As part of this agreement, French newspapers will have access to Google News Showcase. They will also be able to publish full or partial articles and experiment with bulleted or other formats. Subscription sites may also give readers certain articles free of charge.
Google was forced to negotiate with publishers after France became the first country in the EU to implement new rules around an issue called “neighboring rights,” or neighboring rights. Essentially, it’s a copyright law designed for news publishers that requires digital companies like Google and Facebook to pay or at least negotiate to post articles.
“This agreement is an important step, marking the recognition of the neighboring rights of press publishers and the start of remuneration,” said APIG President Pierre Louette. “This agreement … opens up new perspectives for our partners, and we are happy to contribute to their development in the digital age and to support journalism”, added the CEO of Google France, Sébastien Missoffe. .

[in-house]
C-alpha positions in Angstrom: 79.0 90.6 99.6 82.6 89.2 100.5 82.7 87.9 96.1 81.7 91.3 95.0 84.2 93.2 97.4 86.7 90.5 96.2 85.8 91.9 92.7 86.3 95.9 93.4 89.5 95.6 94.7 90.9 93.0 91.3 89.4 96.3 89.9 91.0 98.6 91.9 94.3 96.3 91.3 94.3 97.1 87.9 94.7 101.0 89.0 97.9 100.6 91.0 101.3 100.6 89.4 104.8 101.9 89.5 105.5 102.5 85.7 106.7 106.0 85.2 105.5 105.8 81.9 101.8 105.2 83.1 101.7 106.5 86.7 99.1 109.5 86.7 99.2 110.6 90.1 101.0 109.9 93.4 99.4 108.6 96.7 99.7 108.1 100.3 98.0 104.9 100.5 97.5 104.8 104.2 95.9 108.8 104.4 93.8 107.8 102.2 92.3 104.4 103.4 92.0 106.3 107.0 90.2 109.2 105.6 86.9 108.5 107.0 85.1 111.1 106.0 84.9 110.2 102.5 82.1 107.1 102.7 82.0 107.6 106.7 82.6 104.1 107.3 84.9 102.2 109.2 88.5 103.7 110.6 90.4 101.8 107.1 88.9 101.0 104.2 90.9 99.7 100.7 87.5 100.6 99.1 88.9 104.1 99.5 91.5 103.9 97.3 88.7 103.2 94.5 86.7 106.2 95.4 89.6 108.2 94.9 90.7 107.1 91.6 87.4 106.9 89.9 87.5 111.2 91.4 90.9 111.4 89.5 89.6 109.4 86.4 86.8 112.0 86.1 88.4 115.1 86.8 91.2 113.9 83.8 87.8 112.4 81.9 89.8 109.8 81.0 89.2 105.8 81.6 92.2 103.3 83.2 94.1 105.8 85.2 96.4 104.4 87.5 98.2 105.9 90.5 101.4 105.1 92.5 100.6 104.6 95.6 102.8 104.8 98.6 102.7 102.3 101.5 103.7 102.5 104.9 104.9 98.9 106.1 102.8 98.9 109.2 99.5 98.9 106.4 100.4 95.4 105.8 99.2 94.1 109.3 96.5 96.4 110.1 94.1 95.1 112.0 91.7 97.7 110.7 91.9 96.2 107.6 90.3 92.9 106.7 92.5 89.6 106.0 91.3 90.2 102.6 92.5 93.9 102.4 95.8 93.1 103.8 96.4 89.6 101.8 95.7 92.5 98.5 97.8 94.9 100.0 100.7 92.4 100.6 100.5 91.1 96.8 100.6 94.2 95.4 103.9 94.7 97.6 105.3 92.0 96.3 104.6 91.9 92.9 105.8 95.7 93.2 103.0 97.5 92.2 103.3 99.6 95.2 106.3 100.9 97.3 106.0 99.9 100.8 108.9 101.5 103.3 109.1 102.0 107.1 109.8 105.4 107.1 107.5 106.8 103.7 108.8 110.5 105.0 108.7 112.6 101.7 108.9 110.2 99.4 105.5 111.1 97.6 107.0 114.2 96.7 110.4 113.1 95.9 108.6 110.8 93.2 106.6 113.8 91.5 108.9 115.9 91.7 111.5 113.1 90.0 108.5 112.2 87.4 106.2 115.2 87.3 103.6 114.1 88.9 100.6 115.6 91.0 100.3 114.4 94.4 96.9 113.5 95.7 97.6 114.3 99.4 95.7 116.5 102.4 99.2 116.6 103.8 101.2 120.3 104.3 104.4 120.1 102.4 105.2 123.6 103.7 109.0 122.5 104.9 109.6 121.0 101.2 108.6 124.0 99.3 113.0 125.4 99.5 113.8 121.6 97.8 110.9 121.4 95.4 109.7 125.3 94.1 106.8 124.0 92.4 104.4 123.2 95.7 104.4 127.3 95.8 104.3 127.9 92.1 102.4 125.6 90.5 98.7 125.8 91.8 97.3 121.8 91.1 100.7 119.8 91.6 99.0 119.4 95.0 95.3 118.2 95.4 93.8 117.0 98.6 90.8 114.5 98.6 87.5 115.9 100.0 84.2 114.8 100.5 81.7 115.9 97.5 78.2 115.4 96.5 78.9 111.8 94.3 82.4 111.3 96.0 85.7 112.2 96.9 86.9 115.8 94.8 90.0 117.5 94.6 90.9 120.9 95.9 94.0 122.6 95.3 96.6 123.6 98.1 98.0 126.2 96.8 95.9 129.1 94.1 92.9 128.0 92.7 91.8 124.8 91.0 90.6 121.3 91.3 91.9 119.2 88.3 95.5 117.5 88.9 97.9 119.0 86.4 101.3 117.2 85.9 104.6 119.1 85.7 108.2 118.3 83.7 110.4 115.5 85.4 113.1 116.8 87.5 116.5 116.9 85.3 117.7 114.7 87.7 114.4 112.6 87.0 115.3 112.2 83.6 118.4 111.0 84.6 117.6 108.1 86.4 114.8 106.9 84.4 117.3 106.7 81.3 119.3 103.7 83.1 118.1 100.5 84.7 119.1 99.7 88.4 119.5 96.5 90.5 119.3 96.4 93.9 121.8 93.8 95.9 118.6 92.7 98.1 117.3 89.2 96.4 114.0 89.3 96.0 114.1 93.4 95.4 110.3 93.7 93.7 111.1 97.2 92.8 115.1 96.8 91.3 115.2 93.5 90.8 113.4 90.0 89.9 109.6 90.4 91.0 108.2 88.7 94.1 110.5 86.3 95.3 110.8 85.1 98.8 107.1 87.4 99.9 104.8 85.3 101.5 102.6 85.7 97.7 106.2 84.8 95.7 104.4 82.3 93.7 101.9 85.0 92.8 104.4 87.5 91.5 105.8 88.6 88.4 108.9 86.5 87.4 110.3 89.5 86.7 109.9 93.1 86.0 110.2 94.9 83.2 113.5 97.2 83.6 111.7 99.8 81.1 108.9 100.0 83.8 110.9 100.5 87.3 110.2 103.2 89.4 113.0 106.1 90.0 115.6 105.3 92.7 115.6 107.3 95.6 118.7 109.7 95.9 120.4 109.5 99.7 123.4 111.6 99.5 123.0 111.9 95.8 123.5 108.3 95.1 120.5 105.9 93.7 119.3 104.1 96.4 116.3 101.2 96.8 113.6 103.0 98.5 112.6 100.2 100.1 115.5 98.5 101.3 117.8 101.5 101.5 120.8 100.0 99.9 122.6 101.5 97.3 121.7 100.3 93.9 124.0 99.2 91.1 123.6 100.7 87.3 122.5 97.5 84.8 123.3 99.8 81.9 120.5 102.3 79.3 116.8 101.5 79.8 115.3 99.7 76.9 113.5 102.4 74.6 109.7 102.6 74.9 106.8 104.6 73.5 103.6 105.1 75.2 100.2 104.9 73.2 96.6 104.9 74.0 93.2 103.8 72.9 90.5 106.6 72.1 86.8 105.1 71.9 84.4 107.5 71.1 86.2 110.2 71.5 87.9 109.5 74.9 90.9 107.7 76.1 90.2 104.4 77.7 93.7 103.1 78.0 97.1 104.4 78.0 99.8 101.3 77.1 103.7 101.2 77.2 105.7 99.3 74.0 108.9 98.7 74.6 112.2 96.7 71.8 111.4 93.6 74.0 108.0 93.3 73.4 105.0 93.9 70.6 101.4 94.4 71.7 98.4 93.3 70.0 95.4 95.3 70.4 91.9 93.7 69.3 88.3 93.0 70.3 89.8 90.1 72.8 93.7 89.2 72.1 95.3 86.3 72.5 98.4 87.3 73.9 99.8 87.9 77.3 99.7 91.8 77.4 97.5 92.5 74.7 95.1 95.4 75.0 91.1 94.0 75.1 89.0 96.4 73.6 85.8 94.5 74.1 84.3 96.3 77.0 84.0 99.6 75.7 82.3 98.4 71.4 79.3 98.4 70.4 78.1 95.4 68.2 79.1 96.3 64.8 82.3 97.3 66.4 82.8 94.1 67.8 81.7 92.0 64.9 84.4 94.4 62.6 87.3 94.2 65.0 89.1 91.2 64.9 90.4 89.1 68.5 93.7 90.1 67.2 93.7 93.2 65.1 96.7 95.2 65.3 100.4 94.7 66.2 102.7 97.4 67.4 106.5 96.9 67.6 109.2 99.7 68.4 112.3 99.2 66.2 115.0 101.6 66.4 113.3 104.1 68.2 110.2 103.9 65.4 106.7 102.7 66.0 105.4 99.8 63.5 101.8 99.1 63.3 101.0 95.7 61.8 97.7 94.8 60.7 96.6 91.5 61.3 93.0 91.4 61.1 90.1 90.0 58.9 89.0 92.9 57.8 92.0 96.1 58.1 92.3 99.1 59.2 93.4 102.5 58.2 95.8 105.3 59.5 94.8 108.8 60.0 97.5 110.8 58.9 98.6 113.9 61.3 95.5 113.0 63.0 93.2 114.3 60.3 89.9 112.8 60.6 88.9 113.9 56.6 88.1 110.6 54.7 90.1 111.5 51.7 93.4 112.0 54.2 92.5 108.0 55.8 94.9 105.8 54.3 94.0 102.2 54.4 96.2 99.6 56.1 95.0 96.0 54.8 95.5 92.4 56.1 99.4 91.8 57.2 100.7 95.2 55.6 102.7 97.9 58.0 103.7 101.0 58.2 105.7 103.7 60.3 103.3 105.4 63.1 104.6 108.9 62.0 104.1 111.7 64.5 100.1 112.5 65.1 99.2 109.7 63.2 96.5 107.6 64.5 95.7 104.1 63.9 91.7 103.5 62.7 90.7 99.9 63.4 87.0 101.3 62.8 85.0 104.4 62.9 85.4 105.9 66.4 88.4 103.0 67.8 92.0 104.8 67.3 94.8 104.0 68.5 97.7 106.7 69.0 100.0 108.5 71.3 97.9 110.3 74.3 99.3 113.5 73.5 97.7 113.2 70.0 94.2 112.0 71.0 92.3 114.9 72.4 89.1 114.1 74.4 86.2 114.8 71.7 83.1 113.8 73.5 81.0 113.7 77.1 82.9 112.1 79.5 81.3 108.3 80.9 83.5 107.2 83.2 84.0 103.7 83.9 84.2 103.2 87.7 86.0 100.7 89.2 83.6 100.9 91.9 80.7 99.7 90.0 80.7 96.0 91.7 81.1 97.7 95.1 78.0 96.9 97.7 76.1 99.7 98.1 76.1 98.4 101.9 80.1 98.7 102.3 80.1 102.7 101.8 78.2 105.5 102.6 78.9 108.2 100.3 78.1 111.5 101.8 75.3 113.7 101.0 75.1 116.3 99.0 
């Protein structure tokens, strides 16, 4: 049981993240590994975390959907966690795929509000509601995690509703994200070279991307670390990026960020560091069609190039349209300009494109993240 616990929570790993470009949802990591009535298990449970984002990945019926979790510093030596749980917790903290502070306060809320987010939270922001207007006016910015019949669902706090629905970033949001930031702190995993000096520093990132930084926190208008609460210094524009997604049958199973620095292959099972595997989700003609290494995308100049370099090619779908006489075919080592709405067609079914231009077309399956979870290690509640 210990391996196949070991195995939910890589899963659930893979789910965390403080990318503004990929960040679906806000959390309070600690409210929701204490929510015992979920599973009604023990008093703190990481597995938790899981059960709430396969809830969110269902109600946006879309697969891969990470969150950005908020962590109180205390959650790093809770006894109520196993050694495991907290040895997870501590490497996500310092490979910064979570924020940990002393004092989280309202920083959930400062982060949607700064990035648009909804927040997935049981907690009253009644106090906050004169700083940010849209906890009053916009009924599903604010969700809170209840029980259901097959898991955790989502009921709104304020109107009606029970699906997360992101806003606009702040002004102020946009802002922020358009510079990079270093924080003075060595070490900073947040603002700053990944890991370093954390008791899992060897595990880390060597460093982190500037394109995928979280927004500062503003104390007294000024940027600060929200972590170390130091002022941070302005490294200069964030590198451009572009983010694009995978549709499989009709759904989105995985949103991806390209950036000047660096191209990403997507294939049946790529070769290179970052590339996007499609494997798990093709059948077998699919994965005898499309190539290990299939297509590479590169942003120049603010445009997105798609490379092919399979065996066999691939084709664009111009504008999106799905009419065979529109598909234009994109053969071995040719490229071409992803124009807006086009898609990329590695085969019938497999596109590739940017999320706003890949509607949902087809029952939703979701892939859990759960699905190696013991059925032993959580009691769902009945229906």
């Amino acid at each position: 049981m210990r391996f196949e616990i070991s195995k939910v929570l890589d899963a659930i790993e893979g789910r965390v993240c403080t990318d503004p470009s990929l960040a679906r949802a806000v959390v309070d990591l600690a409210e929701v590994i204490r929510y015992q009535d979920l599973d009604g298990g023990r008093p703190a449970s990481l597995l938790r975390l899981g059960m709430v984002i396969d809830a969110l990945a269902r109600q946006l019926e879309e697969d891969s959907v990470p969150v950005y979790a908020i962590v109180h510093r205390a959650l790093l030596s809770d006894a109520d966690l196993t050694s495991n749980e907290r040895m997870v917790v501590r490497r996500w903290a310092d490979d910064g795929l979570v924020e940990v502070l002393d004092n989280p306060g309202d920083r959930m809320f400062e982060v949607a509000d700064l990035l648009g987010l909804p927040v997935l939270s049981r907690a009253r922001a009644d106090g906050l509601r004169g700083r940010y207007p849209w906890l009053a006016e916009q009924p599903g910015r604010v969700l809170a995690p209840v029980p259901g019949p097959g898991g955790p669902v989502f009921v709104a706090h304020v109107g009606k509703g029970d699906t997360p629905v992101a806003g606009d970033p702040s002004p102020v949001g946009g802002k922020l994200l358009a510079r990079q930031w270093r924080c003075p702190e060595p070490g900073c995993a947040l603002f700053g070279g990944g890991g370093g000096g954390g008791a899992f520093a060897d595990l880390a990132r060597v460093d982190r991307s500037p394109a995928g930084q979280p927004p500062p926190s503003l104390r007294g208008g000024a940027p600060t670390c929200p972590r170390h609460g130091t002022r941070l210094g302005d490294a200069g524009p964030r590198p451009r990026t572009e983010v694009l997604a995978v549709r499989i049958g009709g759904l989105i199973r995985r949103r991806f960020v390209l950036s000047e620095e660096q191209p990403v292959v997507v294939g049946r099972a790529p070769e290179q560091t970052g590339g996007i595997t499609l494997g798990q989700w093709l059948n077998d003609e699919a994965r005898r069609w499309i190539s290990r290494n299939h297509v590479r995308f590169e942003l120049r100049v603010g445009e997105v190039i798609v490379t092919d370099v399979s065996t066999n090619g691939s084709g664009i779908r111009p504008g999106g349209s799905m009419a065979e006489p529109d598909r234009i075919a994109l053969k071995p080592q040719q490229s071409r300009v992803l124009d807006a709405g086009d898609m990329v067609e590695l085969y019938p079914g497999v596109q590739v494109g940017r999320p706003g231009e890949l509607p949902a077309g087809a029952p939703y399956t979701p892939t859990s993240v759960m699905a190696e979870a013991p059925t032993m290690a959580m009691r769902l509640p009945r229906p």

Until it was forced into law, Google was totally opposed to paying publishers for content, arguing it was already helping websites increase traffic. He also noted that most news publishers have licensed Google to use and display their content for free. In return, the French governing body argued that publishers would have seen a sharp drop in traffic if they had not, as Google has 90% of the search market. At the same time, Google has had the advantage of providing better search results without paying anything.
Since the entry into force of the law, Google has been negotiating with French publishers on how to apply the rules. In November 2020, he had agreements concluded with six newspapers and magazines, including the national dailies The world and Le Figaro. However, Google is still negotiating with news agencies like Agence France Press (AFP) and magazine editors. Financial deals are confidential, so it is not yet clear how much publishers stand to gain.